Netflix Inc. has hit the 50-million member milestone.
The Los Gatos, Calif., on-demand video company said Monday that 50.05 million people around the world now subscribe to its online service, after it added 1.69 million members in the quarter that ended June 30.
In the United States alone, the company's subscriber count has grown to 36 million thanks to original programming such as the women's prison drama "Orange Is the New Black," the second season of which became available for users in June.
The company has drawn more subscribers by investing heavily in shows for its own service, including the political drama "House of Cards" starring Kevin Spacey and the Eli Roth-produced horror series "Hemlock Grove."
Most of those new subscribers came from outside the United States. About 1.12 million overseas customers signed up during the quarter, along with 570,000 in the U.S.
"It's really this growing demand for control," said Netflix's chief executive, Reed Hastings, in an interview with analysts that was webcast on YouTube. "This is an enormous moment in history as on-demand services are coming to the fore around the world."
The growth comes even as Netflix began to increase its monthly subscription prices. The company in May raised prices for new customers in most of the countries where it's available, and the company said this change had "minimal impact" on subscriber growth.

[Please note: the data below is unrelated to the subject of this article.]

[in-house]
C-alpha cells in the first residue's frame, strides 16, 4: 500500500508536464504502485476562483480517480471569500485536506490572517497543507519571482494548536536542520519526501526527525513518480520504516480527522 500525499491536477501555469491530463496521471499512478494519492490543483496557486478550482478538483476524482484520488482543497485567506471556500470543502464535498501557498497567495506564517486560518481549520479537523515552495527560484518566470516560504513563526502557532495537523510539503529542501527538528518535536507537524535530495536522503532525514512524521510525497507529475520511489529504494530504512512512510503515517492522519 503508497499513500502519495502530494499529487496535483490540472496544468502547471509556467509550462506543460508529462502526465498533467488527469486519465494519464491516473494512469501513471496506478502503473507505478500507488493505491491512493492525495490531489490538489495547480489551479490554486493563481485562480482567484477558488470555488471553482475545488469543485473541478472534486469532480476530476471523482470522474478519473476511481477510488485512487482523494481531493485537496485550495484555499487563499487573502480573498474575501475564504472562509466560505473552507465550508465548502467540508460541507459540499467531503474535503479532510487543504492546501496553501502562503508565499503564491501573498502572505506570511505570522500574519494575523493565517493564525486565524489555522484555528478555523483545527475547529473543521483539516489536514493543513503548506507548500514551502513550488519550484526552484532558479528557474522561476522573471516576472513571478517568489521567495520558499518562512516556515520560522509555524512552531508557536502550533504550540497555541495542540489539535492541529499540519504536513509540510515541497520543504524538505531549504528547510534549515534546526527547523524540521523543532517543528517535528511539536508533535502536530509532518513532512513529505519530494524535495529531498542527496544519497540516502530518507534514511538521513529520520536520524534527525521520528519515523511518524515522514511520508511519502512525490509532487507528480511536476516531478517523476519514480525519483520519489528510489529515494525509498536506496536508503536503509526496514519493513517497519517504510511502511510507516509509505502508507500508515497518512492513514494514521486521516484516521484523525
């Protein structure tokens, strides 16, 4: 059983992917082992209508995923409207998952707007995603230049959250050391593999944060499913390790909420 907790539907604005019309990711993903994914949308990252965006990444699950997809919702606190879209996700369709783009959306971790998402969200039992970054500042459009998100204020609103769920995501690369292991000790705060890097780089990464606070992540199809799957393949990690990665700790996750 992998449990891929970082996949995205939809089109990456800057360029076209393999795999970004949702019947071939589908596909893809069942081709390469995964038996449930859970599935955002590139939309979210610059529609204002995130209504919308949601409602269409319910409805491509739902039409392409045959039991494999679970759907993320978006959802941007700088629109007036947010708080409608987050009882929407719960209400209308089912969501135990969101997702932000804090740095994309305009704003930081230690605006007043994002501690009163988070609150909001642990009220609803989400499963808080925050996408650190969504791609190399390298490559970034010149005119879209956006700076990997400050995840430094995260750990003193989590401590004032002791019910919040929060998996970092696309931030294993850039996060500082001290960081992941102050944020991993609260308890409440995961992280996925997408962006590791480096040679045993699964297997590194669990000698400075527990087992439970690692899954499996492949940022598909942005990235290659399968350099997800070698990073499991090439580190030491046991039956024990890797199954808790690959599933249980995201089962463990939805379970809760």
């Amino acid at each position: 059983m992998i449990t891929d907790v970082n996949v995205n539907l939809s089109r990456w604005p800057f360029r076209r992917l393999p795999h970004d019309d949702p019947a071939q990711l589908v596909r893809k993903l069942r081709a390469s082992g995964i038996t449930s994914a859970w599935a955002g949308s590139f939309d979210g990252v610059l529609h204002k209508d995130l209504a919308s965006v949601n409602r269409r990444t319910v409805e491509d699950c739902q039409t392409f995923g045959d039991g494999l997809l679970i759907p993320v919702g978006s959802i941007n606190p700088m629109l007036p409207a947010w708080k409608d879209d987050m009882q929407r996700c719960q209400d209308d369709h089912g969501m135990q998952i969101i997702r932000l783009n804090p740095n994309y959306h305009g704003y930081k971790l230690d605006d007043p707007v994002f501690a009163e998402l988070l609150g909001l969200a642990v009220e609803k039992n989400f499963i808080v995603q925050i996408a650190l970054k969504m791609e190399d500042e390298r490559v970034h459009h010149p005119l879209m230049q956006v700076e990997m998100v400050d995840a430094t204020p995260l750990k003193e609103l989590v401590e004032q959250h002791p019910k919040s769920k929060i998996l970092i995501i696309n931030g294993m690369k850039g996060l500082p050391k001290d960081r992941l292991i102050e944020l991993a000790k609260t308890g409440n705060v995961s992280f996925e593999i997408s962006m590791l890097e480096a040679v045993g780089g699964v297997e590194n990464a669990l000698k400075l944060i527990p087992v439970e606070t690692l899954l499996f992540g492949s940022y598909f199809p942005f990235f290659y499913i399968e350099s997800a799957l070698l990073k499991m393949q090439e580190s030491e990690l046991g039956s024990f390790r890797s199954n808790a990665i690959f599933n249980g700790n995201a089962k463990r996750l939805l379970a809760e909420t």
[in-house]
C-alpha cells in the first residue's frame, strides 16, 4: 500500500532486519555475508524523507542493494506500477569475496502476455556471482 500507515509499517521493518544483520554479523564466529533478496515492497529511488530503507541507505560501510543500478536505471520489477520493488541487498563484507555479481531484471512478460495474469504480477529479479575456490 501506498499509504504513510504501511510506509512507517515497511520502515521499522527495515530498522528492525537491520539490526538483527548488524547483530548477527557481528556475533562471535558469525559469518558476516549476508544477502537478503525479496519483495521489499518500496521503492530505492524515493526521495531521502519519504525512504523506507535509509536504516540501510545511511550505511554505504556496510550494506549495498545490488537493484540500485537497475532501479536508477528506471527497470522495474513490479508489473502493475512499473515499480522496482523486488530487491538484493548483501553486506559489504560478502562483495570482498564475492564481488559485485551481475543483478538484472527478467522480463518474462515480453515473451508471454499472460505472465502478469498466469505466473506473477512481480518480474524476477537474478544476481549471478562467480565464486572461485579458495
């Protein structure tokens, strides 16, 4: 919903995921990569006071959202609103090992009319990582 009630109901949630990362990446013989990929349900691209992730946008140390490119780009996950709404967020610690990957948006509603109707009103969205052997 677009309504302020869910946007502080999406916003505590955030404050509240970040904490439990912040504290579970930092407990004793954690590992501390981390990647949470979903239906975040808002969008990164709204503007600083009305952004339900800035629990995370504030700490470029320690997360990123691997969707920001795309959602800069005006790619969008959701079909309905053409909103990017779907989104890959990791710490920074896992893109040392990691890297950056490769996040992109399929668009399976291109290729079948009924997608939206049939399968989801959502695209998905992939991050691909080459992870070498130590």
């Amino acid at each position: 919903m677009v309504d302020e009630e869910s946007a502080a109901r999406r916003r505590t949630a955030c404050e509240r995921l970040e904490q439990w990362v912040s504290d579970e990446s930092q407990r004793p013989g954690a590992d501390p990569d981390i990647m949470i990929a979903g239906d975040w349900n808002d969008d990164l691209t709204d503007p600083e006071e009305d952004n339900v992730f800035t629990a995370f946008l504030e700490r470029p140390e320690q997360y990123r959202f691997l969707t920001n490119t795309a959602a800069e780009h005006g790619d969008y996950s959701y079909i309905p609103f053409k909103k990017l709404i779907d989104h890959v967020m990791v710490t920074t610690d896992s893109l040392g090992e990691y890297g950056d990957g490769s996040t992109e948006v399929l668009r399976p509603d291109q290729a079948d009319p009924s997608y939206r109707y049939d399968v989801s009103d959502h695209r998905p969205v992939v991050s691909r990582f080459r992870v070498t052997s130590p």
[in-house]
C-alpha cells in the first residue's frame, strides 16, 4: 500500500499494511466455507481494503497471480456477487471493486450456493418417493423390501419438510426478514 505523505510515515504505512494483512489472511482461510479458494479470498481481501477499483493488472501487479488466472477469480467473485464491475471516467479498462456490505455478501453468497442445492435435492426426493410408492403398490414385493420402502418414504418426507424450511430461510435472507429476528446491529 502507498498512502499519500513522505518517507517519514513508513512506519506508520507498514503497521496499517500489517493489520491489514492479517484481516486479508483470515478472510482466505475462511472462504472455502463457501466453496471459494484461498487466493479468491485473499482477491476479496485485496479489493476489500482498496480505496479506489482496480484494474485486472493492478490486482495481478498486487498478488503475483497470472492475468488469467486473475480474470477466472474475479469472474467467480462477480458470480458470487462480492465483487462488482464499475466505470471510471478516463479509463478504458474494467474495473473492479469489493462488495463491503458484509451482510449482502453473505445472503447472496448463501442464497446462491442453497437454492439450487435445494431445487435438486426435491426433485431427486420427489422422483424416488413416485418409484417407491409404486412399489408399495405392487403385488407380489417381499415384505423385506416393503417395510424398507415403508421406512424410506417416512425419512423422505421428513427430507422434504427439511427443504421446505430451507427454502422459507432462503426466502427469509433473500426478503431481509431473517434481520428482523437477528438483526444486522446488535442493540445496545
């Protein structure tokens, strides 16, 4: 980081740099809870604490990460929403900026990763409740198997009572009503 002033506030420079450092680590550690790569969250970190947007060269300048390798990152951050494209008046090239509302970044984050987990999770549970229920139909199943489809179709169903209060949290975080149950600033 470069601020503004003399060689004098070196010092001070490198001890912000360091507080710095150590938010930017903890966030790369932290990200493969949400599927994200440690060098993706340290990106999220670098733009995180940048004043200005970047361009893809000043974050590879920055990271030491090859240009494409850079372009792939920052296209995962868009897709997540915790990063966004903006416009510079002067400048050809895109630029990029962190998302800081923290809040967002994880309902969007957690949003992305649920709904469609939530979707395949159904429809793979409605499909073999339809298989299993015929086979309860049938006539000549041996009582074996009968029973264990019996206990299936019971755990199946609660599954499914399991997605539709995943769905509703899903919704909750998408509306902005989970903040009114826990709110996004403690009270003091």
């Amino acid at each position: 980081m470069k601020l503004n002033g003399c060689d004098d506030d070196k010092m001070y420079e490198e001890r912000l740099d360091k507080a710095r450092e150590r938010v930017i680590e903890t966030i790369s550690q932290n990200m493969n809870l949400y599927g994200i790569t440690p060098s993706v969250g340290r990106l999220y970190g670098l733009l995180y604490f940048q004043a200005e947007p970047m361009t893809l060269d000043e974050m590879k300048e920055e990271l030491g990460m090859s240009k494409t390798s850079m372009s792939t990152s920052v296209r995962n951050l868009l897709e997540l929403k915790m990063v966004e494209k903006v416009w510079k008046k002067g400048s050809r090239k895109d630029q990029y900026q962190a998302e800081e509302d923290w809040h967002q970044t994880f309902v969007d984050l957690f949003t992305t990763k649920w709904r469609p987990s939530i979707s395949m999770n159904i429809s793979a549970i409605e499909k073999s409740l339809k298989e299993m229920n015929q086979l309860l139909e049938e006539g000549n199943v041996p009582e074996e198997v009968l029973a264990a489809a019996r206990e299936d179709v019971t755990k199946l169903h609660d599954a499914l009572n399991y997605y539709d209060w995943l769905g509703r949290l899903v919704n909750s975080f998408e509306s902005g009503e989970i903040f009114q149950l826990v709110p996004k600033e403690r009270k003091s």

Netflix's total revenue from streaming and its DVD-by-mail service hit $1.34 billion for the quarter, up about 25% from the same period a year earlier.
Profit surged. Netflix's net income more than doubled from a year earlier to $71 million, or $1.15 a share, essentially in line with analyst expectations. The average expected by analysts was $1.16 a share on revenue of $1.33 billion.
"There is nothing to hate about this report," Wedbush analyst Michael Pachter said in a note to clients.
Netflix's stock price has increased more than 70% in the last year, closing Monday at $451.95 a share. The shares were little-changed in after-hours trading following the release of the earnings report.
Netflix, once known for its video-by-mail service, has been moving away from that offering in favor of online video. Streaming accounted for $1.146 billion in the most recent quarter, or about 85% of the total.
The company also projected earnings for the current quarter. Netflix said it expects to add 3.69 million subscribers and estimated earnings to come in at 89 cents a share.
Netflix's original-series slate continues to roll out. The company is releasing the fourth season of "The Killing" and the new adult animated series "BoJack Horseman" in August. The company also recently said it had nabbed comedian Chelsea Handler for a late night-style talk show, a move that made industry observers wonder what such a show would look like in the era of delayed viewing.
Netflix's chief content officer, Ted Sarandos, said that the company would help change the way people watch talk shows in a similar way that shows such as "House of Cards" changed how people watch scripted content.
People are not watching series the way they used to, he said. "They're also not watching these late night talk shows the way they used to."